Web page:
What room for ruminants in a sustainable food future?
Leading scientists met in Bruxelles to assess the climate impact of the agri-food sector in a review of sustainable eating habits
In the climate change debate, the environmental footprint of agriculture is often under discussion, with much of the recent discourse around food focusing on the potential impact of cattle. However, not all information in circulation stands up to scientific scrutiny.
At the highly anticipated BAMST (Belgian Association of Meat Science and Technology) and IDF (International Dairy Federation) meeting on last 21 June at The Royal Academies for Science and the Arts of Belgium (Brussels) about ‘The Role of Ruminants in Sustainable Diets’, high-level international speakers have seeked to address this, by discussing the latest science to assess the nutritional and environmental implications of ruminant livestock within a sustainable food system.
Prof. Frédéric Leroy, President of BAMST, an academic non-profit organization, and professor at the Vrije Universiteit Brussel, said: “Food of animal origin, such as meat and dairy, has been critically viewed in recent years. But that is not always justified. With this event we want to bring the scientific nuance back into an important debate. Accurate information is essential if we are to make the sustained effort needed to provide healthy diets and reduce global carbon emissions".
Like all forms of animal agriculture, ruminant production requires land and other resources. Ruminants also produce manure, which must be carefully managed, and methane, a greenhouse gas with global warming potential (GWP). However, research and practice has also demonstrated ways in which ruminants can help improve the sustainability of farms, increasing resilience to extreme weather and supporting the livelihoods of some of the land’s best stewards.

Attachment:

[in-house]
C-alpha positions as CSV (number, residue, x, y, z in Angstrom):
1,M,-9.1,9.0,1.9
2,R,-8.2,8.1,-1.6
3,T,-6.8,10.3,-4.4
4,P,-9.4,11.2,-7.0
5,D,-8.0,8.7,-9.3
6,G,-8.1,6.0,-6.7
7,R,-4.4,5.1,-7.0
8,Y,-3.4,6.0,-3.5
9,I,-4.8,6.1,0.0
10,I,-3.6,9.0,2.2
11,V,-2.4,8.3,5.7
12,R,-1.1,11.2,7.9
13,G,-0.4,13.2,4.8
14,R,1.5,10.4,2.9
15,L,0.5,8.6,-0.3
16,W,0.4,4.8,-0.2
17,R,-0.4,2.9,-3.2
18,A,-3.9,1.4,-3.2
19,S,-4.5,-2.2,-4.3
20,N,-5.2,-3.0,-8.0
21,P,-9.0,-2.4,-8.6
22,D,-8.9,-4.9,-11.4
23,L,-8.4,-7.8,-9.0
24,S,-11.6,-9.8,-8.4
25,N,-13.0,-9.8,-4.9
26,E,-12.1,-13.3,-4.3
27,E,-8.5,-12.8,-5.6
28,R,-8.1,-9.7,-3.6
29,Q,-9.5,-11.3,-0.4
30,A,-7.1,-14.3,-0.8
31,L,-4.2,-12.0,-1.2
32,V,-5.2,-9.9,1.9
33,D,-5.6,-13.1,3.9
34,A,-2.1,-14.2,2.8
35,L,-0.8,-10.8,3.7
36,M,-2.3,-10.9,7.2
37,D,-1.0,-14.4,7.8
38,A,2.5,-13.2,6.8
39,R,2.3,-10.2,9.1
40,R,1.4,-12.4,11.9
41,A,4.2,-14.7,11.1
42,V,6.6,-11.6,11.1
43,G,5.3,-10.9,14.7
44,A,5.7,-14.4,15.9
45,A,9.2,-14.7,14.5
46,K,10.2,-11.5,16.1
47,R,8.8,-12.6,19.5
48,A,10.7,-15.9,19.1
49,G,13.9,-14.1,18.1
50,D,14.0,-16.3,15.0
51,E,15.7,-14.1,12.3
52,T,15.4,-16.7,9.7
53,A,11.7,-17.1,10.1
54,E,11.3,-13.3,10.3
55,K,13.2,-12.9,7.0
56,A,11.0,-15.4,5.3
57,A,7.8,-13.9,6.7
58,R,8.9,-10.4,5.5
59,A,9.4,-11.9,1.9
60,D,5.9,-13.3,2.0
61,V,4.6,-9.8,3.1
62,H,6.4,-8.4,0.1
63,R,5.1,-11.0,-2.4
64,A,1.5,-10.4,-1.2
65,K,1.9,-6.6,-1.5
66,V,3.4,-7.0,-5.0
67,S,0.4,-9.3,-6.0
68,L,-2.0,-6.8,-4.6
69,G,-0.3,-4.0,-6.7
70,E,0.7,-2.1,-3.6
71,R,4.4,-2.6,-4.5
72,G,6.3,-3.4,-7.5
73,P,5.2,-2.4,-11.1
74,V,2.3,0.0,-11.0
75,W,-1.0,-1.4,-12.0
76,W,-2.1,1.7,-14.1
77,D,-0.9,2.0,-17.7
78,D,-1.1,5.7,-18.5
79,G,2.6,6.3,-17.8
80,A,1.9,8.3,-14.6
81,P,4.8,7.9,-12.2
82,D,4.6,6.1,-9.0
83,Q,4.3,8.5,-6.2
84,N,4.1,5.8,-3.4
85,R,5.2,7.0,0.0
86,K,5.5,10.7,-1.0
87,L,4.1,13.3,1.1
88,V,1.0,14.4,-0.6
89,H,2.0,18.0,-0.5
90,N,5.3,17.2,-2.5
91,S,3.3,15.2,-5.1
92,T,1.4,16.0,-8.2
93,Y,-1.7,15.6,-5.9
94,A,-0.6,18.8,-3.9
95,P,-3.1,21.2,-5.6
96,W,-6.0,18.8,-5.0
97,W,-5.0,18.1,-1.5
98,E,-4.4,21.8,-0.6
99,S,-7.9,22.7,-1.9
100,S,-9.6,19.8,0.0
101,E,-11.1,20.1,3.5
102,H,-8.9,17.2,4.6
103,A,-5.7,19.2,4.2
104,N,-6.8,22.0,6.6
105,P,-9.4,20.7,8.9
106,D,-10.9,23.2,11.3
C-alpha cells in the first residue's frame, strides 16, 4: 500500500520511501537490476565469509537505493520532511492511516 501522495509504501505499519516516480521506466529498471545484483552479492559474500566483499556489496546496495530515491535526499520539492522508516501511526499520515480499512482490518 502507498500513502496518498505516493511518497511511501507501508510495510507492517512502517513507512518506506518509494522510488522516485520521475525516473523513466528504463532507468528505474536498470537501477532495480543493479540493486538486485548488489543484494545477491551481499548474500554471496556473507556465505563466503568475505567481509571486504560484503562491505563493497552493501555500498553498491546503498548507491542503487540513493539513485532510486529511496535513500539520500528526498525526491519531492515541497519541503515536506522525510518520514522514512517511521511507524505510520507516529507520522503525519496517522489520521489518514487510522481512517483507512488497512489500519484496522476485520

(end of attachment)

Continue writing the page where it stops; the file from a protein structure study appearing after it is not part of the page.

According to Caroline Emond, IDF Director General: “The dairy sector has of late received increased attention for its environmental impact on the planet. Every piece of food we eat comes with its own environmental cost, but what many don’t realise is that dairy animals provide numerous benefits to the global ecosystem. As we go forward with important and necessary conversations about sustainable food systems, it is vital to recognise the central place dairy livestock have in the global ecosystem”.
The event was attended also by Andrea Bertaglio, enviromental journalist, among the speakers, on the issue "Communicating the sustainability of meat and cured Meats in Italy", explaining the Italian project "Carni sostenibili" (Sustainaible meats, www.carnisostenibili.it).
In many countries, dairy animals occupy land that cannot otherwise be cultivated. They can also eat things that humans cannot, such as grass, turning it into milk which can then be turned into a myriad of nutritious foods. Their manure contributes to the fertility of the soil, adding organic matter and nutrients. Per unit, the dairy sector has one of the smallest carbon footprints of all animal products in the world. The overall contribution of milk production and transportation represents only 2.7% of GHG global emissions.
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